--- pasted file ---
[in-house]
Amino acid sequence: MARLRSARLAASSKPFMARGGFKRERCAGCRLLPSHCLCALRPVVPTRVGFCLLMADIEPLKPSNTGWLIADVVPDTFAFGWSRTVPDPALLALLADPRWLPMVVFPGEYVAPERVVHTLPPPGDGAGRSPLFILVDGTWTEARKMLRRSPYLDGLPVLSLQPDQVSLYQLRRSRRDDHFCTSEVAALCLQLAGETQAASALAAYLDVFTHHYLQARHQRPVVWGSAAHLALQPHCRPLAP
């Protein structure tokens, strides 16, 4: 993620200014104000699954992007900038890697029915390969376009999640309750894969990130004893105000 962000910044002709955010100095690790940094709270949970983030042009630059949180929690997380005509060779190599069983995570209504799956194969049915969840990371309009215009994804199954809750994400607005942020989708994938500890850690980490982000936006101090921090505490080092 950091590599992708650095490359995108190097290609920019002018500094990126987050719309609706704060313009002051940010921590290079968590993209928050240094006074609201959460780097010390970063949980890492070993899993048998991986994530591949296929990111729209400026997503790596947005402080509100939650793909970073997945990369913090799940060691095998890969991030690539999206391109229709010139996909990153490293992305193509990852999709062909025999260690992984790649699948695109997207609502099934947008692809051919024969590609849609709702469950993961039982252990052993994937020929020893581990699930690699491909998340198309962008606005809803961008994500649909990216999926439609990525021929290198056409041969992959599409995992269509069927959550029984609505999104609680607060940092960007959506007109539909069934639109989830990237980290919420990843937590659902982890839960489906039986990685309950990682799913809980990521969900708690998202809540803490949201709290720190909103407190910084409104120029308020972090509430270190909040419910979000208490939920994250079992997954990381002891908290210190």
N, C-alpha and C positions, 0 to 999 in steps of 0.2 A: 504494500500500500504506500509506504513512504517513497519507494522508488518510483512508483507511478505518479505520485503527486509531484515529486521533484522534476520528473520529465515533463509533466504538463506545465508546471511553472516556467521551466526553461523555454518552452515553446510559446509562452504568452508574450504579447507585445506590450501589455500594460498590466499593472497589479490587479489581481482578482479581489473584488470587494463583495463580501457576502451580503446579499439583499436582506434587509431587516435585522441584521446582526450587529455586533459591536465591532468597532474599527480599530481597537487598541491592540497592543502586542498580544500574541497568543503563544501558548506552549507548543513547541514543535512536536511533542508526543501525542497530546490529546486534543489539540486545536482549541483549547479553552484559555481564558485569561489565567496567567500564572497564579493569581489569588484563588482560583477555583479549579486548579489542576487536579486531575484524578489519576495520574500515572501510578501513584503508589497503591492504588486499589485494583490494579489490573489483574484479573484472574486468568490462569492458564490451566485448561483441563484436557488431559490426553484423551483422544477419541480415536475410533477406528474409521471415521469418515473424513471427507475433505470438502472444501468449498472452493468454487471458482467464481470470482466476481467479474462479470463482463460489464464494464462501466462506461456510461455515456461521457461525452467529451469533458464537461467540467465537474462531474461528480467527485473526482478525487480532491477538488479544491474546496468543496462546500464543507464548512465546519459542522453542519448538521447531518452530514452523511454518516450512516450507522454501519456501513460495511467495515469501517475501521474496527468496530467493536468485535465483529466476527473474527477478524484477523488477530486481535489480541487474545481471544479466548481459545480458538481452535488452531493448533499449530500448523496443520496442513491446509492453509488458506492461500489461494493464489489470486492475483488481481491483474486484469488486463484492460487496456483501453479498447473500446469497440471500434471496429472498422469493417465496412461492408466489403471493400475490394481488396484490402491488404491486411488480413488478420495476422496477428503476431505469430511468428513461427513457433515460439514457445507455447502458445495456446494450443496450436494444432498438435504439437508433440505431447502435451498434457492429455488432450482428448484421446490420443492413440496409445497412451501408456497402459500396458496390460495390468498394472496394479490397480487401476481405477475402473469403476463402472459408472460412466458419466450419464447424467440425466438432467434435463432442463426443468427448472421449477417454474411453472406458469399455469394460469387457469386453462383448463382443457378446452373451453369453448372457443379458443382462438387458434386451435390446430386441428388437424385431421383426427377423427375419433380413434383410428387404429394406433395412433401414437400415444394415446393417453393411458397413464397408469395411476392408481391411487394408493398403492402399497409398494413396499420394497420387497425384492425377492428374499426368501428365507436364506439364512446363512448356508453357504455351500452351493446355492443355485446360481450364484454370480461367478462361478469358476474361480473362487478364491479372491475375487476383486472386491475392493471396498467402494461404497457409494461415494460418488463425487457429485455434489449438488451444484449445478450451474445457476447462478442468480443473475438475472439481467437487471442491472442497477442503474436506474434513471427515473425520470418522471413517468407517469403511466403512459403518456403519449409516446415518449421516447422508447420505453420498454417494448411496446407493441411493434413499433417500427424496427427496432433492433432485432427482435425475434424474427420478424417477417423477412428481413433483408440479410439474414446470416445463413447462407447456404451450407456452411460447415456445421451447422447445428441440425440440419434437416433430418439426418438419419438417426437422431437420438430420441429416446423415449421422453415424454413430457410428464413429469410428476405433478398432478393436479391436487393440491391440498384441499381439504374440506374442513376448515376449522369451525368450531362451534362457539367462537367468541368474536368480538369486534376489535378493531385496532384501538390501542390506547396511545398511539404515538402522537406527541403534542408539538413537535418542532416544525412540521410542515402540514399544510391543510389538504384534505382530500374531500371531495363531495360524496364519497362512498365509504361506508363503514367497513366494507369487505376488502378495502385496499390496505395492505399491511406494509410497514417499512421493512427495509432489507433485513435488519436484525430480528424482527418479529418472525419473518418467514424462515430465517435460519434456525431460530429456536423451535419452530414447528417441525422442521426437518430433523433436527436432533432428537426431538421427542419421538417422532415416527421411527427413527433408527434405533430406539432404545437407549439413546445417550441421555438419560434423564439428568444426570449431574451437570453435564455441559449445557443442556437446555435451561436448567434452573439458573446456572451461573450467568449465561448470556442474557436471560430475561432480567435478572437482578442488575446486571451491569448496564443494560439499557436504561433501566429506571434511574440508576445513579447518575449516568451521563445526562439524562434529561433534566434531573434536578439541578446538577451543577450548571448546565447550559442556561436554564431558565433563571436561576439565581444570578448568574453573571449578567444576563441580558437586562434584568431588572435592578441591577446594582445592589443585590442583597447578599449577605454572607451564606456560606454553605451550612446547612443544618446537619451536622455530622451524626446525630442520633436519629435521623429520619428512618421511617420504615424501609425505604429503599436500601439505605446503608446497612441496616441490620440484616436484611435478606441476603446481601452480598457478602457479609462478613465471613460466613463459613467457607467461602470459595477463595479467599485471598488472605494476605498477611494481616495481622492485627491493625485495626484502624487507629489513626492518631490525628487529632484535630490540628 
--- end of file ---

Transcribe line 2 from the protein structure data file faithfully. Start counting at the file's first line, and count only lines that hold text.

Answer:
Amino acid sequence: MARLRSARLAASSKPFMARGGFKRERCAGCRLLPSHCLCALRPVVPTRVGFCLLMADIEPLKPSNTGWLIADVVPDTFAFGWSRTVPDPALLALLADPRWLPMVVFPGEYVAPERVVHTLPPPGDGAGRSPLFILVDGTWTEARKMLRRSPYLDGLPVLSLQPDQVSLYQLRRSRRDDHFCTSEVAALCLQLAGETQAASALAAYLDVFTHHYLQARHQRPVVWGSAAHLALQPHCRPLAP